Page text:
Azure Storage Redundancy Explained


Leveraging commercial cloud services allows increased data redundancy without having to expand and maintain your own infrastructure. A new cloud user can become overwhelmed and confused with the data redundancy options available, especially since each Cloud Service Provider (CSP) tends to use their own terminology. In this post I try to describe the data redundancy methods available in Microsoft Azure in simple terms.

Key Points

Locally-Redundant Storage

The simplest method, Locally-Redundant Storage (LRS), stores three copies of data in a single data center in a Region. Picture it as three separate racks of storage gear in a single data center. It provides 11 9’s (99.999999999%) of durability to your data – quite an impressive number! But what exactly does this mean for your data? Simply put, it’s how safe your data is from unrecoverable loss due to equipment or other failures. The failure modes aren’t fully enumerated but we can assume that drive, hardware, or even entire rack failures can occur and your data not be lost. However were an entire Azure data center (or just the storage scale unit) to suffer a catastrophic failure, your data could be lost. Our imagination can picture what such scenarios would entail and Azure engineers have factored in mitigation methods to assign a durability of 11 9’s to LRS.

Important note: Do not confuse durability with availability. Durability describes the safety of the data. Your data is not lost due to equipment failure or degradation. Availability deals with uptime of the data – you can access it when requested. Your data can be unavailable and still durable. For example, if a power outage or fiber cut rendered an entire data center offline, your data would be unavailable as you would not be able to download it. However it would still be durable – the hard drives still safely nestled in their cages storing your data for when the center comes back online.

Zone-Redundant Storage

Zone-Redundant Storage (ZRS) provides for 12 9’s of data durability. It utilizes an Azure concept called Availability Zones. Azure availability zones are physically separate data centers within a single region. Imagine the region as a campus of three or more buildings, each a data center with separate power, cooling, and network. Each building would be a separate availability zone, so your three data copies would live in three separate buildings. All risks associated with LRS are mitigated, and we now mitigate the risk of a catastrophic failure of an entire building. It would take a regional event to destroy the data. Think devastating hurricane or orbital bombardment.

Data replication for both LRS and ZRS is synchronous and transparent to the user. The data copies complete immediately without user involvement. Failures that impact a single copy of the data occur without notice by the user. (And remember…we’re only talking about durability, not availability.)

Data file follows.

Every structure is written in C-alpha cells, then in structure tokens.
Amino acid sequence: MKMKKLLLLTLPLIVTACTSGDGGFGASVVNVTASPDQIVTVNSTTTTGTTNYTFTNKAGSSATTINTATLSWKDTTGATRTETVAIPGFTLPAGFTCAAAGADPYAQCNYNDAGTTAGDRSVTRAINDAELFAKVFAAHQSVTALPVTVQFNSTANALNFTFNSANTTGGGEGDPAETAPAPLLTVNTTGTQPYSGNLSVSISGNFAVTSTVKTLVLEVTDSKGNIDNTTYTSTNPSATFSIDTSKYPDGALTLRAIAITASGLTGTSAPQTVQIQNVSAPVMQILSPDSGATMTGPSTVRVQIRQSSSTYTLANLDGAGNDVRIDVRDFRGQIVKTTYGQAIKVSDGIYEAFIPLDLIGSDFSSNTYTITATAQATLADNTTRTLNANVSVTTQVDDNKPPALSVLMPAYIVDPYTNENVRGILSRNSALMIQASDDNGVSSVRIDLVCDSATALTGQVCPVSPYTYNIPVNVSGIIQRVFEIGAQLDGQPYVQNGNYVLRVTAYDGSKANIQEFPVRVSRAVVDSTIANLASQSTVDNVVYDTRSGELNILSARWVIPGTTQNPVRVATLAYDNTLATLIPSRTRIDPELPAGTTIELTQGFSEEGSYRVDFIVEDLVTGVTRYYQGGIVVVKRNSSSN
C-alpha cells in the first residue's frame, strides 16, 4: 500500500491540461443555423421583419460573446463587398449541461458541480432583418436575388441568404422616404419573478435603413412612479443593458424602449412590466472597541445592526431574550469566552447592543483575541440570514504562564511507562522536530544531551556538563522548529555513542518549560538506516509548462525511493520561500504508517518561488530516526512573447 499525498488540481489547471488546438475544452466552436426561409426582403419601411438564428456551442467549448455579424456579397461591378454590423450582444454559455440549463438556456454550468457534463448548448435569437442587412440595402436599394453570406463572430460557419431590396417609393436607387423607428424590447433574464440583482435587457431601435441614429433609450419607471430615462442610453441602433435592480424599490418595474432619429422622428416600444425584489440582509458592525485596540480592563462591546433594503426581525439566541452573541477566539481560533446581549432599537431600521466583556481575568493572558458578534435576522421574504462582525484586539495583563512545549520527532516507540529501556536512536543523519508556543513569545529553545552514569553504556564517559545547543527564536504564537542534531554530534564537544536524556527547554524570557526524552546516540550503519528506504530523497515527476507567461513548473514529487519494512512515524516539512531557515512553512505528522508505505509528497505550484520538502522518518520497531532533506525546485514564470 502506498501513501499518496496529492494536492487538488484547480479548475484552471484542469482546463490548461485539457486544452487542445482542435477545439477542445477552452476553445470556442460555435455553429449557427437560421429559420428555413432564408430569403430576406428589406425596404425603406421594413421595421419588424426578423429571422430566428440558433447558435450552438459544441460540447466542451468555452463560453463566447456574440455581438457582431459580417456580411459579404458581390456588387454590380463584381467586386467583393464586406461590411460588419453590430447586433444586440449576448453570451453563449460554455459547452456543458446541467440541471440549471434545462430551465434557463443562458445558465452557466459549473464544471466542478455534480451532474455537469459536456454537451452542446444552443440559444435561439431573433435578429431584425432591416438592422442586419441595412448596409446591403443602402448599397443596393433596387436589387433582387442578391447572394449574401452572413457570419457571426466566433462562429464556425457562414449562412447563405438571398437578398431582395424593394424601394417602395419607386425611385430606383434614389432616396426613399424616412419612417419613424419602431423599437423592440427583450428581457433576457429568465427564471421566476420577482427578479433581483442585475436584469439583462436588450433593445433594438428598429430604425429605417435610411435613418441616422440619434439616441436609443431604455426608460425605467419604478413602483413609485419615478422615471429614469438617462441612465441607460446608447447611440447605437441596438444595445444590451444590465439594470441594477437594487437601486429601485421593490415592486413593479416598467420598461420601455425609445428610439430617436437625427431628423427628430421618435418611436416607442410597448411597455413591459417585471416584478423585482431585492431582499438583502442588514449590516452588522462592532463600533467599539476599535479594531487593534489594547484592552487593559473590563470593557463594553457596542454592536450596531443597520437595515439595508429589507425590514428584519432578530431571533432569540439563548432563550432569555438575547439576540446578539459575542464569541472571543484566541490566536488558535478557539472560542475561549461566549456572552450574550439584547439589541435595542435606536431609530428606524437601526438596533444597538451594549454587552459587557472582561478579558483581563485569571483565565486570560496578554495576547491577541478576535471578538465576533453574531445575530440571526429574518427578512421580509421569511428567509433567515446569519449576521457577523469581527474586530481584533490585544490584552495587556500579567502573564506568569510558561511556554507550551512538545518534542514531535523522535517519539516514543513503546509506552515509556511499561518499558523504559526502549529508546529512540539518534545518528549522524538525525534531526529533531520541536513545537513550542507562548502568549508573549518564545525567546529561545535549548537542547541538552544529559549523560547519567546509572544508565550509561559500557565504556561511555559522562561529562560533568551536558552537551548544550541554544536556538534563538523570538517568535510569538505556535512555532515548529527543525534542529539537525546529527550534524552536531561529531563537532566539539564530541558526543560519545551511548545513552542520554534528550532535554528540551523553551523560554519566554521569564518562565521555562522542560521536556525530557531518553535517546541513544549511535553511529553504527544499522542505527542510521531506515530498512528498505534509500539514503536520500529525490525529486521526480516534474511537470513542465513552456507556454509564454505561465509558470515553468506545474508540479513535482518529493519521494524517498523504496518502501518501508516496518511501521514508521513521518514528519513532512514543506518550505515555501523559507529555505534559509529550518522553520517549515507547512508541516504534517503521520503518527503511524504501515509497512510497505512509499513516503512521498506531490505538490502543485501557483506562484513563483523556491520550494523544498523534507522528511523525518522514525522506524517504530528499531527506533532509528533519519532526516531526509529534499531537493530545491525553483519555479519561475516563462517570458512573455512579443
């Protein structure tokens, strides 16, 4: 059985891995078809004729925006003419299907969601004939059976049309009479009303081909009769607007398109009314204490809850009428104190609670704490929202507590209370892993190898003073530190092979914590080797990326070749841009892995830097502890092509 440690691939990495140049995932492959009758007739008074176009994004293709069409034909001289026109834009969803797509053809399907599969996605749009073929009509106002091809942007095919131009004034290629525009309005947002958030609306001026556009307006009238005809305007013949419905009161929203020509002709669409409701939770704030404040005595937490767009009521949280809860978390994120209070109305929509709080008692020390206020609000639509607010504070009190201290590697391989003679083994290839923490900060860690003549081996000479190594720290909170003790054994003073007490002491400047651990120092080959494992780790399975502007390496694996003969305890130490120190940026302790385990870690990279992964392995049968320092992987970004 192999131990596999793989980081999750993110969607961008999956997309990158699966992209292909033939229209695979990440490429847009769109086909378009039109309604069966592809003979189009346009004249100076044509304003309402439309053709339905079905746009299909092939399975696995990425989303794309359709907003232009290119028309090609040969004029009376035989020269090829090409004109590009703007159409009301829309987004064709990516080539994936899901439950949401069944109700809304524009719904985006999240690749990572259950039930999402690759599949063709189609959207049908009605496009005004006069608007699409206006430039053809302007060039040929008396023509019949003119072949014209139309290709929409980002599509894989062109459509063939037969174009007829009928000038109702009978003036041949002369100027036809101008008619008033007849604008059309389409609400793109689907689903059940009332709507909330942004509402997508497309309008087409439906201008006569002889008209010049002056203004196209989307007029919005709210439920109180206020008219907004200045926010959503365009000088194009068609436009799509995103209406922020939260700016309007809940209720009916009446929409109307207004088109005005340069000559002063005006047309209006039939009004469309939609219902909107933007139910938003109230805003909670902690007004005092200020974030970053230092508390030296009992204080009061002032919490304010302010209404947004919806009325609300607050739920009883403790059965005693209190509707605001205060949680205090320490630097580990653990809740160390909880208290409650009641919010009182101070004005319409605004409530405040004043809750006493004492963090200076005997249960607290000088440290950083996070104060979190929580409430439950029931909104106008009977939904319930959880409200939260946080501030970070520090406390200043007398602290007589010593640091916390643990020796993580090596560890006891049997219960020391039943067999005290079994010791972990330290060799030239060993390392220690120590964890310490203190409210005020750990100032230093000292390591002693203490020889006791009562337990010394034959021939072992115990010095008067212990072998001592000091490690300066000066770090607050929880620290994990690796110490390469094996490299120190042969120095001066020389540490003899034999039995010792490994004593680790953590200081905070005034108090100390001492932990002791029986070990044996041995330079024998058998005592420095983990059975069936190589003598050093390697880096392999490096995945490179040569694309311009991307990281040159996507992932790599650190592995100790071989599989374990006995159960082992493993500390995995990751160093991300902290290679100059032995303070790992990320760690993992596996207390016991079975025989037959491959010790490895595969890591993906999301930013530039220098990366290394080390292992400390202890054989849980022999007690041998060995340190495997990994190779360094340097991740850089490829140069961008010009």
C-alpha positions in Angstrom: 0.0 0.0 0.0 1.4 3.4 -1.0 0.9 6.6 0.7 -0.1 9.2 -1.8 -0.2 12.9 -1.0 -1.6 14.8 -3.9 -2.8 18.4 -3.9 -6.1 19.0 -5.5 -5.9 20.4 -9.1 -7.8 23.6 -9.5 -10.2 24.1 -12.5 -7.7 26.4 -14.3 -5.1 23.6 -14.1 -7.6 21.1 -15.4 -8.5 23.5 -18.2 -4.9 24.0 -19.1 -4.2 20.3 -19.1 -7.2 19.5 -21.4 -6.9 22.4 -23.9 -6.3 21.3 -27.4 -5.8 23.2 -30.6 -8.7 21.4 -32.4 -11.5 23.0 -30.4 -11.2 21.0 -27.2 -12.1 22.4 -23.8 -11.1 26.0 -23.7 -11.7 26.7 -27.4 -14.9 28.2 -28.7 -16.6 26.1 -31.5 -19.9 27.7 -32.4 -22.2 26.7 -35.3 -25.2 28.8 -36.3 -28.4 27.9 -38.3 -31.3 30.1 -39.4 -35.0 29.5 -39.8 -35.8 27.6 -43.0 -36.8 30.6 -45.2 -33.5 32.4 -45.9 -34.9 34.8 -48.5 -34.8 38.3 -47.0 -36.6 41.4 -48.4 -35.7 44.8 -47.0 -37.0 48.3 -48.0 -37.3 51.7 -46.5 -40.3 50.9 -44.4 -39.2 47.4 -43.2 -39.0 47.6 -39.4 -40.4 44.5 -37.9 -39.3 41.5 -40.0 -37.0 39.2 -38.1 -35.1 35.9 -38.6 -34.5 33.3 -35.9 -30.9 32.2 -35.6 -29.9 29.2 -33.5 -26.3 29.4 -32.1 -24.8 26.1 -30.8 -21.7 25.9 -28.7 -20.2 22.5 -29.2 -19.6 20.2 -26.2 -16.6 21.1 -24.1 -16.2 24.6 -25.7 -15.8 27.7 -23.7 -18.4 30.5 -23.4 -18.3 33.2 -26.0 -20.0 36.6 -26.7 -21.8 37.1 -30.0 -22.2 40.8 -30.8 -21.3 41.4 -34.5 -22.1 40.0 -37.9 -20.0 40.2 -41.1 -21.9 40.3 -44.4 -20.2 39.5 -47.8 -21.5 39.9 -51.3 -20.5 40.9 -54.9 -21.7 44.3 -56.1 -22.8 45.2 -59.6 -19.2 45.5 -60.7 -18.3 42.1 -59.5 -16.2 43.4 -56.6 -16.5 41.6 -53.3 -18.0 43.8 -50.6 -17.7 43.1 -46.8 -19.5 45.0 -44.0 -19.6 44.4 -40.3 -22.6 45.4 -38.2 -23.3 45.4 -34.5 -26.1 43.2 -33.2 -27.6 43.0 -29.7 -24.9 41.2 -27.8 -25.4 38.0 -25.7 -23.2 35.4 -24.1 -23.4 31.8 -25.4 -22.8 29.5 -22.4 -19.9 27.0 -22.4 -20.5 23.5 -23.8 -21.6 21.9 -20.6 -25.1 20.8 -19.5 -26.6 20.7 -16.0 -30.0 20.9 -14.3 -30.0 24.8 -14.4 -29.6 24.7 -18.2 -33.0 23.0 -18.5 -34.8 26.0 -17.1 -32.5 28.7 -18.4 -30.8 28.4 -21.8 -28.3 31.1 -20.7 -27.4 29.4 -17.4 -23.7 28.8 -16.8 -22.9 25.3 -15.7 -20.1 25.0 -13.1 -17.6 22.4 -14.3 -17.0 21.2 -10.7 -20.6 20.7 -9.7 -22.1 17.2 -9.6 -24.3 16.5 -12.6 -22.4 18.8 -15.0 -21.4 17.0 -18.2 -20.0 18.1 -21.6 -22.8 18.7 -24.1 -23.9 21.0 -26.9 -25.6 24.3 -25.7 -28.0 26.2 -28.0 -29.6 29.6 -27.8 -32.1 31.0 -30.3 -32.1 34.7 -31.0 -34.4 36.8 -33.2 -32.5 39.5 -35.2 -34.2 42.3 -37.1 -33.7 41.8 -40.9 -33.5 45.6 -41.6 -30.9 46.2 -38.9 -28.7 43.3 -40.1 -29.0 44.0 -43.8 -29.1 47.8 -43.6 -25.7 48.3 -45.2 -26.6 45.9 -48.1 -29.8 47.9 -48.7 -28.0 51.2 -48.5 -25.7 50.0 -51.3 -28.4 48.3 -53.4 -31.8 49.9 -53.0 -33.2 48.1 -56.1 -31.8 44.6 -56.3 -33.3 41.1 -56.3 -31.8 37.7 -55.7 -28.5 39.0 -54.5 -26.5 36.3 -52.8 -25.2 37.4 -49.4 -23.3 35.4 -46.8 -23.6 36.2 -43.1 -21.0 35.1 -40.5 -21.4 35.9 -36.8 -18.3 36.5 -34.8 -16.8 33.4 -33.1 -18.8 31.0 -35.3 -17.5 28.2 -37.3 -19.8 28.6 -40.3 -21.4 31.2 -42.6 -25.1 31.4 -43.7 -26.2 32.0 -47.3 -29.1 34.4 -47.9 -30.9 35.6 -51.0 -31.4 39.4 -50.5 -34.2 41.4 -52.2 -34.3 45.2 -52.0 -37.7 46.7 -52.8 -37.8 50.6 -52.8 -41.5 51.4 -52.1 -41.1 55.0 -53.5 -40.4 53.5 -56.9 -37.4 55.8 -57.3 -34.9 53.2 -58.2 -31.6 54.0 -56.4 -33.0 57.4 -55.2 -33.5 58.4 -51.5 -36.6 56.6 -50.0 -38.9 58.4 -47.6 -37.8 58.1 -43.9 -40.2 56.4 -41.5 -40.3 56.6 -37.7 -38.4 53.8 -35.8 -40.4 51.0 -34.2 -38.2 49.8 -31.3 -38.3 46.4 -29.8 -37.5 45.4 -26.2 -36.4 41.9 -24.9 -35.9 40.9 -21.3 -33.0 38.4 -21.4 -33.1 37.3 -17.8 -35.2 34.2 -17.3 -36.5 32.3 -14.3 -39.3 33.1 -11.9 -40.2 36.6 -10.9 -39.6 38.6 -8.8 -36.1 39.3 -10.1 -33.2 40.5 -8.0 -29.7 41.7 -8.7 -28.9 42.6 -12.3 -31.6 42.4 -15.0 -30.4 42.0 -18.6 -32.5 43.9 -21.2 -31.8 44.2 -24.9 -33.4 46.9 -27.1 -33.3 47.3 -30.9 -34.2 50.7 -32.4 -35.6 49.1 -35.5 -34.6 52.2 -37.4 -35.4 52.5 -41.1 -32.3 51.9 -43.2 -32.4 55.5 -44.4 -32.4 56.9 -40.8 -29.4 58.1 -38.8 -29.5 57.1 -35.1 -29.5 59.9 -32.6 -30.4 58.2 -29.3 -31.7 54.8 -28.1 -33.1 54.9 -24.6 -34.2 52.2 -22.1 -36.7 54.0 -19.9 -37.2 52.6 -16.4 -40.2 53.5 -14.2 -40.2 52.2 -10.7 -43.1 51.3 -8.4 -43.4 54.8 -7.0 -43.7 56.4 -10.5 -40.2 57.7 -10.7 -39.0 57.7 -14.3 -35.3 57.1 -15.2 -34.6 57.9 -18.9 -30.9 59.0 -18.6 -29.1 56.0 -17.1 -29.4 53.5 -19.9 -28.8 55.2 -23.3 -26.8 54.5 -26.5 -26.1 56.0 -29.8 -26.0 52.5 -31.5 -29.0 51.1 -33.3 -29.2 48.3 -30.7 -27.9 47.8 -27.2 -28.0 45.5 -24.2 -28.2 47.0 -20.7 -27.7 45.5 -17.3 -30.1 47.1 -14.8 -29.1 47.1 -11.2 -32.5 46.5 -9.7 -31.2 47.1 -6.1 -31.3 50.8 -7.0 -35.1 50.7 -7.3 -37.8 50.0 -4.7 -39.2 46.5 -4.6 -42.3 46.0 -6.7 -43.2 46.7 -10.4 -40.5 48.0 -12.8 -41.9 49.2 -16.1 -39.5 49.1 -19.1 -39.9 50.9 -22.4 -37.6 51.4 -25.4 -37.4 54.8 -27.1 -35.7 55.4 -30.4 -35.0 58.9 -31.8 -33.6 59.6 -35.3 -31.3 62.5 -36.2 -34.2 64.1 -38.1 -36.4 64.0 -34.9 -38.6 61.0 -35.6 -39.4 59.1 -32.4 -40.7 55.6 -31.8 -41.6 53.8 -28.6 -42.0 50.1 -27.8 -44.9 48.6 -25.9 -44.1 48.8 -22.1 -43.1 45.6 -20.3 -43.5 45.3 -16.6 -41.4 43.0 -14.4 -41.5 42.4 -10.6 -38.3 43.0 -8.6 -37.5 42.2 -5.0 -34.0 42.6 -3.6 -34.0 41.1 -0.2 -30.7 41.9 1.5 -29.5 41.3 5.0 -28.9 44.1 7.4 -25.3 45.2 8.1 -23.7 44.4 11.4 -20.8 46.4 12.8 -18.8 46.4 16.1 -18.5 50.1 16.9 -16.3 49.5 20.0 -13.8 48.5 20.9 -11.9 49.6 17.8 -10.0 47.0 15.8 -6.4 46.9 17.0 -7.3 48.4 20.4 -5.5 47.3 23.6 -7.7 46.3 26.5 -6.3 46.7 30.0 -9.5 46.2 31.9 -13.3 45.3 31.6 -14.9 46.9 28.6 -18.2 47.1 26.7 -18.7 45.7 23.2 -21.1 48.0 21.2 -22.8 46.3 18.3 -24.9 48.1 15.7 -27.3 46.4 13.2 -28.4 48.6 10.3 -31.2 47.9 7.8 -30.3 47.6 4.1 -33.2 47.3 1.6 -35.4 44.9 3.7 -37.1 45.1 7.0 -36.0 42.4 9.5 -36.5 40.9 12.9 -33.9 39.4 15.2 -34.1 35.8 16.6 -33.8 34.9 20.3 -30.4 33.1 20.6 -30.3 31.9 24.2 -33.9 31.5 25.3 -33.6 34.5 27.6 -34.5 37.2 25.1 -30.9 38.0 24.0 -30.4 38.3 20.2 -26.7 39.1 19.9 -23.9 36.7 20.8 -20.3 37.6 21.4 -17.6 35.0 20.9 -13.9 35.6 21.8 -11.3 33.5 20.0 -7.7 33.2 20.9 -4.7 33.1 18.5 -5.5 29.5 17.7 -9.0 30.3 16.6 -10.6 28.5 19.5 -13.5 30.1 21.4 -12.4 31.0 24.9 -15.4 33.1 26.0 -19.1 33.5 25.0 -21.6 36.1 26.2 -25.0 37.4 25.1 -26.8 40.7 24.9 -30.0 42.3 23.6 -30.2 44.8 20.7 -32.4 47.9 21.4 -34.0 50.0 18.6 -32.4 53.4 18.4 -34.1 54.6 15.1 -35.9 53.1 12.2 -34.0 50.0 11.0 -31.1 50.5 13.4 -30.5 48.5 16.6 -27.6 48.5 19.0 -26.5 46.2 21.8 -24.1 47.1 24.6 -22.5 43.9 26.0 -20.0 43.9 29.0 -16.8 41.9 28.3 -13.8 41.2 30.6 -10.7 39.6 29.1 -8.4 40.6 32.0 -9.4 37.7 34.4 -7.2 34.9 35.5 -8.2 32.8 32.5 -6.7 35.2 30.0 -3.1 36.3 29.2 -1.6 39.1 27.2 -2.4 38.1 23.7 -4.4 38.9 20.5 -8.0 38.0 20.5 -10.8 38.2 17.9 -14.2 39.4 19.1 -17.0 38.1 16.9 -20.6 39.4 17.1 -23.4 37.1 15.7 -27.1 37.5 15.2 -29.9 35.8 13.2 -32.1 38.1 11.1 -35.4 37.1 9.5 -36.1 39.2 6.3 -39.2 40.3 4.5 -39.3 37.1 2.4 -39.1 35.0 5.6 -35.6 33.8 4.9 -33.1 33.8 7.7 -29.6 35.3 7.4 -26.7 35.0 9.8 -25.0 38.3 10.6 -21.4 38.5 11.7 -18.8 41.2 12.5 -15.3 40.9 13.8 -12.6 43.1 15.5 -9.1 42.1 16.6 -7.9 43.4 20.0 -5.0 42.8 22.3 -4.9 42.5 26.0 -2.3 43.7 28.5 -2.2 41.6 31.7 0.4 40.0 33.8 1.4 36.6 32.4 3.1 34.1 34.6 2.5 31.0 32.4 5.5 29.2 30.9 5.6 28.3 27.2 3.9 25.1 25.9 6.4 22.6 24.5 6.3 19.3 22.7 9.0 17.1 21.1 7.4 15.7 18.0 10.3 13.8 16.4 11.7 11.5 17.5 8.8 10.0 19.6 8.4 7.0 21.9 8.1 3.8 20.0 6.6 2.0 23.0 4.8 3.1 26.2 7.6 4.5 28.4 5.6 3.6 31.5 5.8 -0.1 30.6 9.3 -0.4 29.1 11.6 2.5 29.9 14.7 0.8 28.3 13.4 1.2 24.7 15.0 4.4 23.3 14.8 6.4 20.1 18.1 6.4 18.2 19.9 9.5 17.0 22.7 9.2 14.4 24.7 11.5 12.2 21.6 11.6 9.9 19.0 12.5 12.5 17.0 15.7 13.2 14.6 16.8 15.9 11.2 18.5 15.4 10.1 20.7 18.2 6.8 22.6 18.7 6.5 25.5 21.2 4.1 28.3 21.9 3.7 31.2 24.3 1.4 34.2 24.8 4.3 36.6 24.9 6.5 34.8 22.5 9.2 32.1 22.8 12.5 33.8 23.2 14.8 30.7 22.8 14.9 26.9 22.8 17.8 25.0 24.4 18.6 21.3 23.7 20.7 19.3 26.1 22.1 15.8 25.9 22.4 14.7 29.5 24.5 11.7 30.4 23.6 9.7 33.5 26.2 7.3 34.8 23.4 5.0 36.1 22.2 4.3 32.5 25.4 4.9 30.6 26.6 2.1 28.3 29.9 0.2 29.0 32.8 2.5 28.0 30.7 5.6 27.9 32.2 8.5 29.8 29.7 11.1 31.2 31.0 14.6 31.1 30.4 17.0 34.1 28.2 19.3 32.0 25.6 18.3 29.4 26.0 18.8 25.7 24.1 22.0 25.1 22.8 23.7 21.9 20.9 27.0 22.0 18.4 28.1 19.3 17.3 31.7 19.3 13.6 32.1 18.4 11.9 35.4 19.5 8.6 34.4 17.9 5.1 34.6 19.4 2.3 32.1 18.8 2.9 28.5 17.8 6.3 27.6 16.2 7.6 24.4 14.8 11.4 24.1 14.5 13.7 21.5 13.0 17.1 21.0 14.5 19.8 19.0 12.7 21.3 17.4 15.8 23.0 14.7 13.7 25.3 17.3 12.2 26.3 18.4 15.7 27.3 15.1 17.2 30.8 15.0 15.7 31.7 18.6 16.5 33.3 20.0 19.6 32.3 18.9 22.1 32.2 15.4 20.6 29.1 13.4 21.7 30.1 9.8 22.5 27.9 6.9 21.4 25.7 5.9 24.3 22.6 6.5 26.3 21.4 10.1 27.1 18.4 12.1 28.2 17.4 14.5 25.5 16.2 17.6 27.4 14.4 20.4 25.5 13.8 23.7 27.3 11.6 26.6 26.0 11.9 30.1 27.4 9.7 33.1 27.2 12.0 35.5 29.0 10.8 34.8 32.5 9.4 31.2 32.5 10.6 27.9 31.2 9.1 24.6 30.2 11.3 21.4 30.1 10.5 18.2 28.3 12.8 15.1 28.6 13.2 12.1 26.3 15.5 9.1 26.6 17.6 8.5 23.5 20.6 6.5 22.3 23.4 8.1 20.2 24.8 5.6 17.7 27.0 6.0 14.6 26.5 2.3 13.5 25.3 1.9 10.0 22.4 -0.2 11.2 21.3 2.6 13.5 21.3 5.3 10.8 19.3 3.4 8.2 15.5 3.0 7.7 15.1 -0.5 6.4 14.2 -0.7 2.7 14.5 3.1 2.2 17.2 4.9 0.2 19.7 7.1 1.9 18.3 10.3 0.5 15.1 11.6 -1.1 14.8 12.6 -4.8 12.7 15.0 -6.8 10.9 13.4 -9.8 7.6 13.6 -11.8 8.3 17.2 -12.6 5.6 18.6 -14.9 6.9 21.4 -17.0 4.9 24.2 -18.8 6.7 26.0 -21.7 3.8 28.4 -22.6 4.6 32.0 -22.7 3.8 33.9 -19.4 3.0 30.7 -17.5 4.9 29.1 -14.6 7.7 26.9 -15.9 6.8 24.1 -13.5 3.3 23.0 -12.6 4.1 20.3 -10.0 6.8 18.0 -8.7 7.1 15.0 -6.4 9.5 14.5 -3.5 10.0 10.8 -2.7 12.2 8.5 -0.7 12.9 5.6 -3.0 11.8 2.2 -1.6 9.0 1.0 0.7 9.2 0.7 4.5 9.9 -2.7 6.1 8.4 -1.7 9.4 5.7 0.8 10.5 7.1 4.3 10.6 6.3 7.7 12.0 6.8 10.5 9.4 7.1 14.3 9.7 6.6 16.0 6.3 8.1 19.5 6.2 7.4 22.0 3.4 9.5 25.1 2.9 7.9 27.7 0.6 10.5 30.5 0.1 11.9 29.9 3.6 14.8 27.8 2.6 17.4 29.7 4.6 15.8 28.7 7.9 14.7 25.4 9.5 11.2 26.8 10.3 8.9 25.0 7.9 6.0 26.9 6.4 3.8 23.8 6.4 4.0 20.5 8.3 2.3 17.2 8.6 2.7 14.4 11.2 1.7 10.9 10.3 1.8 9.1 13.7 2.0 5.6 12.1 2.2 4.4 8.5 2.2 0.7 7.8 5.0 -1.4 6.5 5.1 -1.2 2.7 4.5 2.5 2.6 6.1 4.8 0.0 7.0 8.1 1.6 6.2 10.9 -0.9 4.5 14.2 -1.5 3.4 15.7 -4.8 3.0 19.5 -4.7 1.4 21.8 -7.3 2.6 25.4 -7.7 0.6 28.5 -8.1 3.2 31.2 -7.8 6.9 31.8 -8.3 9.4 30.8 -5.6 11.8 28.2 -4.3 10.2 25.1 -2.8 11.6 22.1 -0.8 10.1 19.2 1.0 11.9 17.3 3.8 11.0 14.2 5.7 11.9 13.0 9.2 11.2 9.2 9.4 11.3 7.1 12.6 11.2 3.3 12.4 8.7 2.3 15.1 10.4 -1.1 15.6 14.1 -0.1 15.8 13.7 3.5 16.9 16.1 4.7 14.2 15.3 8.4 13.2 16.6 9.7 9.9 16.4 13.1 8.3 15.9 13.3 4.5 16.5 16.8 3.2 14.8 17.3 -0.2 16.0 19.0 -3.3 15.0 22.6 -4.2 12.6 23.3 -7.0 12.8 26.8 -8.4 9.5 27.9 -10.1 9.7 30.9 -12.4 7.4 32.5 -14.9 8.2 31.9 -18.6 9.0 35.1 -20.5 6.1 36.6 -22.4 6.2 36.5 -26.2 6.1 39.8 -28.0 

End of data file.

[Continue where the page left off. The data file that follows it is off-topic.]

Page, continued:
Geo-Redundant Storage

Geo-Redundant Storage (GRS) mitigates the impact of a regional event by replicating your data to an entirely different region. Regions in Azure are deterministically paired so you know the secondary region that will be used. As with other methods you get three copies of data in the primary region, and three copies in the secondary region. The extra money you pay for GRS results in 16 9’s of durability.

How do I access this second copy of data, you ask? Well…the question is a bit irrelevant for the topic. We’re only talking about durability of your data – safety from permanent loss. To answer the question – you don’t access the secondary copy until Azure engineers say you do. According to the docs, Azure engineers will work to return the primary region to operational status first. Failing that, they’ll make the call on when to bring data from the secondary region online. It’s cloud…you don’t have to maintain your own infrastructure, but you do have to rely on someone else to maintain theirs.

Azure does offer a way to access the data in the secondary region: Read-Access Geo-Redundant Storage (RA-GRS). For a little more money you can have read-only access to the data copy in the second region. This could allow for limited operations through a failure of a primary region, or maybe you just want to run some heavy reporting without impacting performance on your production storage account.

In GRS the local data replication still occurs synchronously, but replication to the secondary region is asynchronous and on Azure’s schedule. The same data read from the primary and secondary region can provide different results and there is a chance of data loss with a primary region catastrophe prior to the completion of replication.


The number of data copies isn’t the major consideration here. As long as there are multiple copies, the exact number is over-shadowed by the other unknowns of the Azure architecture and physical layout. We assume racks are spaced to survive a single forklift mishap. We assume procurement and logistics ensure all storage devices don’t come from the same lot harboring the same catastrophic defect. There are many factors to consider in durability at the scale of a commercial cloud provider. This article by The Register discusses a lack of standard across the industry for durability calculation.

Rather than look at the durability figures, having an understanding of what each method means and some of the provider-specific caveats (such as replication time) will help you determine which method is right for your data based on criticality and policy. I hope this explanation has helped condense or clarify the available documentation on the subject, at least for those new to cloud.